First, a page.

When you’re in the trenches with toddlers, it’s hard to imagine that your hard work as a mother is going to pay off. I understand the mystery, stress, and fear of the future that may grip your heart. You want to be good mom. No. You want to be a great mom. A godly mom. You want to raise awesome children who love you and make an impact on the world.
You will. You can. You’ve got what it takes. Few things in human nature are stronger than a mother’s love and inner grit to do right by her children.
But if you’re also looking for some practical tools for raising kids, you might want a copy of my new little booklet More than Potty Trained. It’s nothing fancy, printed locally. Only 44 pages, you can read it in an hour. But it outlines the strategies I used to train my children to be obedient toddlers. And it encourages you to apply to character training the same mindset you have used or will use in potty training: “I will stick with potty training until my child learns.”
You can learn more about the booklet here. Meanwhile, I will periodically post what my children – now aged 19-31 – all have say to about the way they were trained. For me, their words are my most important endorsement. Their lives, my most meaningful contribution to the world.
Sara, age 23
Besides maybe one doll or stuffed animal, I never really remember having a toy or game that was strictly mine. As a young child my games were also Kellye’s games, and Cynthia’s games, and Carrie’s games; my toys, their toys. Thus, sharing is all I’ve ever known how to do. My ability to share with others comes from the fact that I have been accustomed to sharing things my whole life. Most everything was “ours,” so no one was ever really possessive.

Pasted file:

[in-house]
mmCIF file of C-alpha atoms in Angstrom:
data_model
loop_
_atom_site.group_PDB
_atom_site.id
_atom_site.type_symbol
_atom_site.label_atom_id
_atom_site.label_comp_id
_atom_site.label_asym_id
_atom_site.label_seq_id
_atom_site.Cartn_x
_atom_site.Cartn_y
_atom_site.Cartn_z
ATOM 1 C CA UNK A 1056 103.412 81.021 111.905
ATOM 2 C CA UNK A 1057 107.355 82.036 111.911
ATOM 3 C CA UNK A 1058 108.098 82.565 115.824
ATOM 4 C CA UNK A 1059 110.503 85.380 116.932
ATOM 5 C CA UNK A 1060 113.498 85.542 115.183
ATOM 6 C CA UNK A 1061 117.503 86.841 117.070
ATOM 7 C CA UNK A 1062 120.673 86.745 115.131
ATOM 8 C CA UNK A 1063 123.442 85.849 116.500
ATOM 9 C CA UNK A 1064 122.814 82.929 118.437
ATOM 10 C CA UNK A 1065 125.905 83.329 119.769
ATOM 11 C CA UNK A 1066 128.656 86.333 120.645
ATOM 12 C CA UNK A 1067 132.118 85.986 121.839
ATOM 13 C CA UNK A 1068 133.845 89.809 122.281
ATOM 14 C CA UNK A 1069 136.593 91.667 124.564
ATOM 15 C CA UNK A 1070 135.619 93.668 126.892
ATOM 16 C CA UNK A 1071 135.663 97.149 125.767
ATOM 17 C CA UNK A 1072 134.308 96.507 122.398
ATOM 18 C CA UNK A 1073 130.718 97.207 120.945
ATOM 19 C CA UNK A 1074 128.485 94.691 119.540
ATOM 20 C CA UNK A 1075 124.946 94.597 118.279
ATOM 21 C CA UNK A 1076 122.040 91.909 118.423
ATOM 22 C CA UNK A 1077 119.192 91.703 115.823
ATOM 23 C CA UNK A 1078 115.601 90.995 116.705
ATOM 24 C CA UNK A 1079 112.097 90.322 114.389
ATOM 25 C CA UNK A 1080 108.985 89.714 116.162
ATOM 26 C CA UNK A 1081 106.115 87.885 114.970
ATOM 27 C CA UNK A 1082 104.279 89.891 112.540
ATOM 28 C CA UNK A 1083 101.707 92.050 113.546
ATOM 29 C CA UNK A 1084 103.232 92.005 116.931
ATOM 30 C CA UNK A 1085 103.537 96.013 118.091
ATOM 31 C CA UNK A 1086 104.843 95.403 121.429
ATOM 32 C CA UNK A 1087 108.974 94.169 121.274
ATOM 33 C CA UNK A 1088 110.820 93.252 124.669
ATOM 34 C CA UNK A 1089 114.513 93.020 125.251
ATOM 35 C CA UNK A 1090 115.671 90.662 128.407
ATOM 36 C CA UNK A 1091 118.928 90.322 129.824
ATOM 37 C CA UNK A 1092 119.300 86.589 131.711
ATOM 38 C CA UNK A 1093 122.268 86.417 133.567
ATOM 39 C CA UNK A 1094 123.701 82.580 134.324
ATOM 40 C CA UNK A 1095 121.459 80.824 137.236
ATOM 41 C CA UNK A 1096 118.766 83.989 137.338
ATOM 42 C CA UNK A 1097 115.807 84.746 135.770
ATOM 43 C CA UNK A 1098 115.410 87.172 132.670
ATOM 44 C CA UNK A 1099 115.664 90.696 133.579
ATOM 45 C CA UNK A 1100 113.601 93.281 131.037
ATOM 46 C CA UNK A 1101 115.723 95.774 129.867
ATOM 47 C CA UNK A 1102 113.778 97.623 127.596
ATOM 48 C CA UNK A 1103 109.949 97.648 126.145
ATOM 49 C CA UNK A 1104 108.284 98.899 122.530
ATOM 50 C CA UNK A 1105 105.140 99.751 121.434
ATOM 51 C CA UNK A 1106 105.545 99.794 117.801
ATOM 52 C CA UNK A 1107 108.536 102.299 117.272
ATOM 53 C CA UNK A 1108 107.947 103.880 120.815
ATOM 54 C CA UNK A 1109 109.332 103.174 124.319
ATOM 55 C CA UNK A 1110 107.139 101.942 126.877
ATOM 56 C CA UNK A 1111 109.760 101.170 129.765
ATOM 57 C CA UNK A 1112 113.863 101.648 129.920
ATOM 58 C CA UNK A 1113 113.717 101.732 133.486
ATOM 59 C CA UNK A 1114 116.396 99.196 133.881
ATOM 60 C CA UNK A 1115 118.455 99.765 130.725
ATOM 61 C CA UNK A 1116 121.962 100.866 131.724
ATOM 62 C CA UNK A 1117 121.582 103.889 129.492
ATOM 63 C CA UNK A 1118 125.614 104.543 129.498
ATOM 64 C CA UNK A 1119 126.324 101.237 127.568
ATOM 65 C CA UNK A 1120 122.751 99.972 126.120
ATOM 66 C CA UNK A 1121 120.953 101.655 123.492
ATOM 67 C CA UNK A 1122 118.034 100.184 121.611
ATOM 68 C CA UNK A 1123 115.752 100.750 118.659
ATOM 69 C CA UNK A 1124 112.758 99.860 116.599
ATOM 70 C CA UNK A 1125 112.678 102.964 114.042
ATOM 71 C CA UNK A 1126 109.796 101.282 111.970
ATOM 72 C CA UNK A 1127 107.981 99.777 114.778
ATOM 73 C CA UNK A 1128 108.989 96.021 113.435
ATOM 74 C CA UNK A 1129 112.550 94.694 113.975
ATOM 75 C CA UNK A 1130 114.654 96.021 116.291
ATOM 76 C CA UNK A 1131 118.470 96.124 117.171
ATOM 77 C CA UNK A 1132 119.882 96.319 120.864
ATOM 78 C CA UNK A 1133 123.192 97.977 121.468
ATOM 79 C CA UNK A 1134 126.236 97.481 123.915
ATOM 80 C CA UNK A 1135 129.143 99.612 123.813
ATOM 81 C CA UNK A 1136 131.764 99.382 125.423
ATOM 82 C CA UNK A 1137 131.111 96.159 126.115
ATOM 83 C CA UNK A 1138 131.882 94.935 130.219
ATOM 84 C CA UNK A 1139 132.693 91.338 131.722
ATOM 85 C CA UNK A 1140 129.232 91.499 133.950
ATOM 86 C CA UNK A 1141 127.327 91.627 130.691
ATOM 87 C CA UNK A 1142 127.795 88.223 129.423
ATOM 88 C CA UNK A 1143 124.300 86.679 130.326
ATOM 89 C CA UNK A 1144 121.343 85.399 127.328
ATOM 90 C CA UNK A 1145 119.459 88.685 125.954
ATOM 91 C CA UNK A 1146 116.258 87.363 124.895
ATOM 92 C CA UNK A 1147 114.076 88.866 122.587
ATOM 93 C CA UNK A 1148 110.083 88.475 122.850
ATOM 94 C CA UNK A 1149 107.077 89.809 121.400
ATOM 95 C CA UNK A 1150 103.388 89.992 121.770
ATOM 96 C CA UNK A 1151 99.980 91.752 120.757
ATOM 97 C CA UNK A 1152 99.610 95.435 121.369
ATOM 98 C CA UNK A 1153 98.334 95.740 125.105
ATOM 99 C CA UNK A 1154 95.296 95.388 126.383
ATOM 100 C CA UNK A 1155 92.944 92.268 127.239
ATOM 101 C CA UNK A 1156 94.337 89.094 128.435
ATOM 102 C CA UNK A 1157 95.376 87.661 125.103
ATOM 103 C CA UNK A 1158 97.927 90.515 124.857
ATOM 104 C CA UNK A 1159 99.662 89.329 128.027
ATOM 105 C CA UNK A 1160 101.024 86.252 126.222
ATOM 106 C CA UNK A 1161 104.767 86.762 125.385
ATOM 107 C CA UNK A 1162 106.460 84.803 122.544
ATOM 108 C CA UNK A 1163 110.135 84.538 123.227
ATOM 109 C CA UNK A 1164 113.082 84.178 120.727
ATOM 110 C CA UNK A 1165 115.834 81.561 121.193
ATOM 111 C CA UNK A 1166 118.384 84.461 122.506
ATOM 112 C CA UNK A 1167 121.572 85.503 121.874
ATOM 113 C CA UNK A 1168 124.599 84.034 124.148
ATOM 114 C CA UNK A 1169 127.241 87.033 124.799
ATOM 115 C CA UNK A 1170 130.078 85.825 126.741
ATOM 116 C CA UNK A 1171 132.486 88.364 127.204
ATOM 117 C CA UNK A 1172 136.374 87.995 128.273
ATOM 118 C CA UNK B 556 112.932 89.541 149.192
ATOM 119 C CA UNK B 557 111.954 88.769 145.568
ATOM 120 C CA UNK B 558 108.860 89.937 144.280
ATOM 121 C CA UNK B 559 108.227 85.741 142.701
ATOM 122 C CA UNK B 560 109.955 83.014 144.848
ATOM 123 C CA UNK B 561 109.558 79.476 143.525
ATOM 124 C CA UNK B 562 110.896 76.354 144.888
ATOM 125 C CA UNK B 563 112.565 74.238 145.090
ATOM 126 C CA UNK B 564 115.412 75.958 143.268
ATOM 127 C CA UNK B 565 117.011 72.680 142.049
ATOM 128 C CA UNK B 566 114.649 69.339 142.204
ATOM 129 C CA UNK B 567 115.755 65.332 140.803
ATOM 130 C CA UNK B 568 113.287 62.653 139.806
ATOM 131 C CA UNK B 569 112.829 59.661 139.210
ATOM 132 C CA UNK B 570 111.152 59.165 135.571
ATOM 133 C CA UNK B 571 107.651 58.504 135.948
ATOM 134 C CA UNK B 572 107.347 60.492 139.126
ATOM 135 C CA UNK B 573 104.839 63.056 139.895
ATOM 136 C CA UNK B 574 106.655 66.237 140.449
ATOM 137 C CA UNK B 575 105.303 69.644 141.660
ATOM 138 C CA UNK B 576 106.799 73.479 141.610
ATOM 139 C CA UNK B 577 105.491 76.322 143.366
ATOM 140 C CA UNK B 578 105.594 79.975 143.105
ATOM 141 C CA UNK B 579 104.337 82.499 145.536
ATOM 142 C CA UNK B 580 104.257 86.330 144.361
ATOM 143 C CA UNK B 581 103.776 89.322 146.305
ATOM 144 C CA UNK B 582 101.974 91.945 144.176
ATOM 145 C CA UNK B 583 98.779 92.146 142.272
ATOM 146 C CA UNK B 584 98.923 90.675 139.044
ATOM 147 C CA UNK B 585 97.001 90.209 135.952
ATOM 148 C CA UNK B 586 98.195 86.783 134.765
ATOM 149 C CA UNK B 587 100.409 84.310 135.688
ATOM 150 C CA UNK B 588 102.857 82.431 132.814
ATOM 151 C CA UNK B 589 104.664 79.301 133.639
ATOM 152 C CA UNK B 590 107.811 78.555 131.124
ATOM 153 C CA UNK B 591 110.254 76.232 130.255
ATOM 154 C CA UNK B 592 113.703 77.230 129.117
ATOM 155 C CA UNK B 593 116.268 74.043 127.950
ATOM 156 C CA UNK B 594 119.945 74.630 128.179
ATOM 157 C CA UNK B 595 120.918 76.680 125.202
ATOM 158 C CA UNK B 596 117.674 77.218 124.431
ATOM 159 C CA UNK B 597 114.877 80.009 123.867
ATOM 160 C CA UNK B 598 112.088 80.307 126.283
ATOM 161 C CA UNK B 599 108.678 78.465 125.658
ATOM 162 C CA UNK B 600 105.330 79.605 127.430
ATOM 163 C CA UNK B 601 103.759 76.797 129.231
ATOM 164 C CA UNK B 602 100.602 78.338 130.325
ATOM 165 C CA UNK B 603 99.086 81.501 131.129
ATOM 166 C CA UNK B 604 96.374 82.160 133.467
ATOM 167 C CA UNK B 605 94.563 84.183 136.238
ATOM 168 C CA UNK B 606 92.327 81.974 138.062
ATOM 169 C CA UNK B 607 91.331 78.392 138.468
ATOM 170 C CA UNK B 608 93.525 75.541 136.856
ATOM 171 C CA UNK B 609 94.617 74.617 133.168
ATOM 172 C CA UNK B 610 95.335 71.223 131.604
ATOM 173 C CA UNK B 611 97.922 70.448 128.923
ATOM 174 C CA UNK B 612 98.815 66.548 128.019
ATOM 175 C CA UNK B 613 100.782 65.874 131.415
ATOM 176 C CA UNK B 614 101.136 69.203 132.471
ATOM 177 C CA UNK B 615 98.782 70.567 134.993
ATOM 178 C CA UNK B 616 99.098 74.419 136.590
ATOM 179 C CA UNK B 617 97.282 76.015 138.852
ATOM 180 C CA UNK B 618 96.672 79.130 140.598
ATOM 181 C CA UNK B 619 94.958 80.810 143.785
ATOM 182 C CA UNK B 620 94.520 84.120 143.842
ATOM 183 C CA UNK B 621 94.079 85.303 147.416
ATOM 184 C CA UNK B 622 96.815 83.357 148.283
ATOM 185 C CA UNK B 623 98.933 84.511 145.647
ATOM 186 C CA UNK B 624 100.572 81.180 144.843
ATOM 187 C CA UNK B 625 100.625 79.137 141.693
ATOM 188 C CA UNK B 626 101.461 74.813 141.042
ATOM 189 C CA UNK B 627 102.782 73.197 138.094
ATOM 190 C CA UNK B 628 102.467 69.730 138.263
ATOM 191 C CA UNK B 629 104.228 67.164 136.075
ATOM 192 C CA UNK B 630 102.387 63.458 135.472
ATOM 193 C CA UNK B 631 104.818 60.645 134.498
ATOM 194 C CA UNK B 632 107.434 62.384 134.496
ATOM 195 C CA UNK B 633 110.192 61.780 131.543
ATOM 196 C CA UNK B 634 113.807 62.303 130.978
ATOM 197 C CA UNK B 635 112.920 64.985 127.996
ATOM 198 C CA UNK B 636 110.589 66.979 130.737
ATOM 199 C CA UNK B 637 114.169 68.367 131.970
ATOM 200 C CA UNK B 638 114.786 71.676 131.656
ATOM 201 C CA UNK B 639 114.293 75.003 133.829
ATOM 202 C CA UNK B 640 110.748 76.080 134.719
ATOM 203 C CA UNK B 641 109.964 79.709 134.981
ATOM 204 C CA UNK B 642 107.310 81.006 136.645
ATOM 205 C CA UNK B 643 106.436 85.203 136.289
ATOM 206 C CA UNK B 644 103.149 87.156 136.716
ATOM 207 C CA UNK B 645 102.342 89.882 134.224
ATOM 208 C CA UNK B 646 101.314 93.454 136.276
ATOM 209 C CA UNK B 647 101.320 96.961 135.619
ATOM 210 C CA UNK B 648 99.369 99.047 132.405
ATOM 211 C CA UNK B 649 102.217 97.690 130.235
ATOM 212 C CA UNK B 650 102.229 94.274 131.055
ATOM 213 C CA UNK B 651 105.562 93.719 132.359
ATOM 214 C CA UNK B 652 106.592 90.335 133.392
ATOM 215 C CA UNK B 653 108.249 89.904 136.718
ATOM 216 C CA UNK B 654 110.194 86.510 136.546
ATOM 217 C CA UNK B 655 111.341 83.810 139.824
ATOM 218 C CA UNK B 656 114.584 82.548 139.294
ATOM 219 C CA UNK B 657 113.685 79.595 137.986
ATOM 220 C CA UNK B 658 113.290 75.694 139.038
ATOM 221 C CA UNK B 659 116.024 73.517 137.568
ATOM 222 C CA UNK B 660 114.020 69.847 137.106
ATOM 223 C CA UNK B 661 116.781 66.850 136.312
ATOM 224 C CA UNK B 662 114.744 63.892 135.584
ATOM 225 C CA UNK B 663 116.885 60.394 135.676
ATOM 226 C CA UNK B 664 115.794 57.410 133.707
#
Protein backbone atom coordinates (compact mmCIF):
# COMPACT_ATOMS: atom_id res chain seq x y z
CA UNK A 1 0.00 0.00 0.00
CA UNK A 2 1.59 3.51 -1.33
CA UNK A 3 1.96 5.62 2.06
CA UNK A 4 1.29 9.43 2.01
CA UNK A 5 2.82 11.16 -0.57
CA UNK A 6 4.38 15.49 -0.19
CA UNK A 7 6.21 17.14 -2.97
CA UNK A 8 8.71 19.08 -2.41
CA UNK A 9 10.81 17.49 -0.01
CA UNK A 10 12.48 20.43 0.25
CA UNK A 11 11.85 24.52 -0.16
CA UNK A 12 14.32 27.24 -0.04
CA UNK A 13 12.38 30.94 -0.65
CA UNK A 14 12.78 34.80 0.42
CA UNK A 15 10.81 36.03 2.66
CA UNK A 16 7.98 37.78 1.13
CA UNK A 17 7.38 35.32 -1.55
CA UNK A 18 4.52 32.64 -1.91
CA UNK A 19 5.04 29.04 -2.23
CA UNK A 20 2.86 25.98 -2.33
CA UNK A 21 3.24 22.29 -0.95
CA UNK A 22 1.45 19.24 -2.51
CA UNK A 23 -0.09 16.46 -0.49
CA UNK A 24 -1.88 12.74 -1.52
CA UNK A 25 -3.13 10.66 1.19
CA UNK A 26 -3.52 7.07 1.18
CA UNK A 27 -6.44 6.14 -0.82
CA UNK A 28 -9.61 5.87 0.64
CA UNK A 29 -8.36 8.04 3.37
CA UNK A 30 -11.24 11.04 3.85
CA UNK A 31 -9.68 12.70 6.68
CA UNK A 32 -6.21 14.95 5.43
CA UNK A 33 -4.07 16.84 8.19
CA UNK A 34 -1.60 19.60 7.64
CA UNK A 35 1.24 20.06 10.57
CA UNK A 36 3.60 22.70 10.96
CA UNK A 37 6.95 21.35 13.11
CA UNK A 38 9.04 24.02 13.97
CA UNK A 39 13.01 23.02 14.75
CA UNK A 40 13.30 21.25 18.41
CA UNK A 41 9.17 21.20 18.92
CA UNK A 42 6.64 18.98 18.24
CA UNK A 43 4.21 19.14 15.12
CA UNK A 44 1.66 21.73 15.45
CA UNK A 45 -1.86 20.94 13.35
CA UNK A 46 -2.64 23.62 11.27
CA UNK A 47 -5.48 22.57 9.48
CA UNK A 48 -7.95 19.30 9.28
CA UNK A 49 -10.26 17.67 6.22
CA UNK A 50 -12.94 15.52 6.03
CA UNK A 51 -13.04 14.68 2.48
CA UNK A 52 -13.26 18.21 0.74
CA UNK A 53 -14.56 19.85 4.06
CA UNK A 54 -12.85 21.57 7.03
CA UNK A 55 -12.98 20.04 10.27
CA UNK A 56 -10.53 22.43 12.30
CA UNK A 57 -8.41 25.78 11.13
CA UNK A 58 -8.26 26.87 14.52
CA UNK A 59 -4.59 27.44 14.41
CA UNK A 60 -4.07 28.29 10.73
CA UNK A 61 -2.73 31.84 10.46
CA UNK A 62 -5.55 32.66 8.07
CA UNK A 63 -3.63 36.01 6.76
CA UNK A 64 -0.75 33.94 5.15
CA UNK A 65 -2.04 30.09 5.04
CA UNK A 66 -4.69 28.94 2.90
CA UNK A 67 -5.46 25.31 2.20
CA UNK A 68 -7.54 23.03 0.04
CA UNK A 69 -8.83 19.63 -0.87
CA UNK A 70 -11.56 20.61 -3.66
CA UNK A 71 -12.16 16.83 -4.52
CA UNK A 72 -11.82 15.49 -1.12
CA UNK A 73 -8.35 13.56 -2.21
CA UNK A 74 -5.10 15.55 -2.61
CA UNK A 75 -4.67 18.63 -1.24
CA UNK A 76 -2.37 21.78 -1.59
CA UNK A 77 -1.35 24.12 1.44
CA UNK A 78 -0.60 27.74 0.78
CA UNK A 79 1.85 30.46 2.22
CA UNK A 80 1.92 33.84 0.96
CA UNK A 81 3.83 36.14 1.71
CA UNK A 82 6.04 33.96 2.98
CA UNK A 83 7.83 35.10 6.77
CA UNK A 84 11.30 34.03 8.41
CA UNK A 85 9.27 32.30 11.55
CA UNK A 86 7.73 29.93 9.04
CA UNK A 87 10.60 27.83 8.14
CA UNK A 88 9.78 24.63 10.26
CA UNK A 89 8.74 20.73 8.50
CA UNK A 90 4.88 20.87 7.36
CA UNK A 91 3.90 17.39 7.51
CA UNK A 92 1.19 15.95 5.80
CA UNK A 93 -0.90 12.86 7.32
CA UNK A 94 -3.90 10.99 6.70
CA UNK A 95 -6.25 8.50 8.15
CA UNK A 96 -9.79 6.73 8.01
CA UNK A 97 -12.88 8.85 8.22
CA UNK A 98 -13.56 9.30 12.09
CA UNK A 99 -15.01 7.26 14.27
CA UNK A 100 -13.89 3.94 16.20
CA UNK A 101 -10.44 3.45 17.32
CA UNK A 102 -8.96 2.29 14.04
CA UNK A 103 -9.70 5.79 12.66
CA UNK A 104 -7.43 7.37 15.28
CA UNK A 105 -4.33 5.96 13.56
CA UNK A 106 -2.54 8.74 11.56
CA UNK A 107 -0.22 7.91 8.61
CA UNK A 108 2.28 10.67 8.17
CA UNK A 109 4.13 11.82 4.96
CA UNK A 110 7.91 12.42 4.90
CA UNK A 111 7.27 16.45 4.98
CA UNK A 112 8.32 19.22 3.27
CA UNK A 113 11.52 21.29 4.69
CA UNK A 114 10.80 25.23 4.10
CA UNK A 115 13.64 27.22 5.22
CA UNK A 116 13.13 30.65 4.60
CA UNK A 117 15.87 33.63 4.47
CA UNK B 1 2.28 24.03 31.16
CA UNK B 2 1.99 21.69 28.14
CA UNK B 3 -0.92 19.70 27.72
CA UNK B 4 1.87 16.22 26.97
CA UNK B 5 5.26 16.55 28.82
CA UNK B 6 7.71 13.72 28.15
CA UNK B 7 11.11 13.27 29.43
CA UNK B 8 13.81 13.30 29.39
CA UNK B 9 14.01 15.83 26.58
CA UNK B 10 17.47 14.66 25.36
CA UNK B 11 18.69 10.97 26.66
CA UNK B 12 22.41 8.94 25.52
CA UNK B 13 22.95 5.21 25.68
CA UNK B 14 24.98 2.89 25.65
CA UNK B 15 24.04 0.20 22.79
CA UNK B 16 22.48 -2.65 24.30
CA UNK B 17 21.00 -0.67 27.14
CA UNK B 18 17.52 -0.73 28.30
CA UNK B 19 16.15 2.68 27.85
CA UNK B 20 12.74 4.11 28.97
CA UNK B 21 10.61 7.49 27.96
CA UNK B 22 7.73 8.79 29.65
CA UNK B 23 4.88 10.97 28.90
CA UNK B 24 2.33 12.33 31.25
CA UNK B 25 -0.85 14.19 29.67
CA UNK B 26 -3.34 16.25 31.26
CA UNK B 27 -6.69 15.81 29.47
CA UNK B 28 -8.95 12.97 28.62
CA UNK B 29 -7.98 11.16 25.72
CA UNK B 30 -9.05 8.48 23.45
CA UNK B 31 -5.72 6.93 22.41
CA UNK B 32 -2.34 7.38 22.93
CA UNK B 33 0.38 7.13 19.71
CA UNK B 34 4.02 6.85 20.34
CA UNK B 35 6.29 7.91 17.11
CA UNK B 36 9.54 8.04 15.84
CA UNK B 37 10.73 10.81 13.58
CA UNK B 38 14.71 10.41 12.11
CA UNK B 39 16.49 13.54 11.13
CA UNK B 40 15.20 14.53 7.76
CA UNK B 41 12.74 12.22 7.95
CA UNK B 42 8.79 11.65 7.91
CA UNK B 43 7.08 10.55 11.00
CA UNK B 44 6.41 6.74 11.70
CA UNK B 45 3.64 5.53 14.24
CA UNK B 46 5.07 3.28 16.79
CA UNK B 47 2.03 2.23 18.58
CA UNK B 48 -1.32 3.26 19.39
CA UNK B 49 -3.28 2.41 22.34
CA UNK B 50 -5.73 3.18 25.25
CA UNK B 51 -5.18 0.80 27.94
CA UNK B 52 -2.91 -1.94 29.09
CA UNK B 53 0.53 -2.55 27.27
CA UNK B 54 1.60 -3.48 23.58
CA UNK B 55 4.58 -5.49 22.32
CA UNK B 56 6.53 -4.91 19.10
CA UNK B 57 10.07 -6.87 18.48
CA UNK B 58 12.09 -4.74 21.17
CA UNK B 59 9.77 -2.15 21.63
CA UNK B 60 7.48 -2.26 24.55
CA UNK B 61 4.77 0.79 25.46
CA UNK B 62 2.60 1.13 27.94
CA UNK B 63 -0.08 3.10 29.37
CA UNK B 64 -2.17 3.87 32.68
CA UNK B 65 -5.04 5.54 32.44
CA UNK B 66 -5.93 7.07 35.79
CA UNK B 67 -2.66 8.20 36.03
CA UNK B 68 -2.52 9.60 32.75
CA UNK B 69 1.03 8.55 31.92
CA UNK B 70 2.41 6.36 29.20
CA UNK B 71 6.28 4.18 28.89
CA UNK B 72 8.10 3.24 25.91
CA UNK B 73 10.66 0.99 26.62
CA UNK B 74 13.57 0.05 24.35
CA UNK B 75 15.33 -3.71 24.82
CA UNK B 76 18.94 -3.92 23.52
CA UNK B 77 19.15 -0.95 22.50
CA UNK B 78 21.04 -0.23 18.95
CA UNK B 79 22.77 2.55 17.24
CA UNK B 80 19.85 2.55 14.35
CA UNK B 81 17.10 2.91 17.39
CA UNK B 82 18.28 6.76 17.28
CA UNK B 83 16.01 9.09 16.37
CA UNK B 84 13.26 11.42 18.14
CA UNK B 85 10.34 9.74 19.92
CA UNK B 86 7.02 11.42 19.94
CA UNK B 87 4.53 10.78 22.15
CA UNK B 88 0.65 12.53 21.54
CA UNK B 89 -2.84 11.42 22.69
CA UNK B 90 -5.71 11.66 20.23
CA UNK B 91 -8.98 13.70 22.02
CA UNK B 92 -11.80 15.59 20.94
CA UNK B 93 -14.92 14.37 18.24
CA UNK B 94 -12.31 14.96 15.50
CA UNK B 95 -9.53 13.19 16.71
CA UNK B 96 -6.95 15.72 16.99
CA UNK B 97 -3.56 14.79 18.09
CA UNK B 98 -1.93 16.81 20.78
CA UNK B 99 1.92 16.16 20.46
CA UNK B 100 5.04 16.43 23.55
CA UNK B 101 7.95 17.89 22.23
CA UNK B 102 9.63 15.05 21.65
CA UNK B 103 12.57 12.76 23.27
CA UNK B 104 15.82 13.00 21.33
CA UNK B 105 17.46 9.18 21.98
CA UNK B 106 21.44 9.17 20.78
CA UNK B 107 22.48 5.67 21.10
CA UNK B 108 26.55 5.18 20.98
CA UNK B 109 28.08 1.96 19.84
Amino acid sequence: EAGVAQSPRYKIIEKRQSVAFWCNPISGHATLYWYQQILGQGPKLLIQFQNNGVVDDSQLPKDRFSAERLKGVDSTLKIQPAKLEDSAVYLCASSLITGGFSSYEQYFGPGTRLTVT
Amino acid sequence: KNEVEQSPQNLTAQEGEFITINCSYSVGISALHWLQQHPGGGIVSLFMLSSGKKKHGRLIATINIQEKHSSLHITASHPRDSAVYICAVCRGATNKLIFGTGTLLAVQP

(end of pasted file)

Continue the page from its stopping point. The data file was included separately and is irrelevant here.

Sara’s in the center with the fuzzy hair.
I have continued to witness the ways this still holds true for my siblings and me even into our adult years. While we may no longer be sharing games or toys, we (at least the girls) can definitely be found sharing our clothes, shoes, and jewelry. And even though it may make me cringe to let my sister wear the cute new top I recently bought and have only worn once, I shrug my shoulders, suck it up, and ask, “What would Jesus do?”
Sara, third from left, and the sisters she shares her clothes with!
I sincerely think that my parents taught us the importance of sharing through their desire to raise Christ-like children with thankful hearts. James 1:17 talks about how everything we have is truly a gift from God. Whether it be a new toy, a fulfilling job, or a talent, everything that I have is really not mine; it is His. I am thankful that my parents recognized that a child is never too young to practice gratitude, as this has helped shape me into who I am today: a girl striving to be generous in sharing her gifts, time, and talents, in an effort to be a little more like Jesus.
Sara will receive her Master’s degree in education this December. She is now a full-time third grade teacher.
For details and ordering information for More than Potty Trained, click here.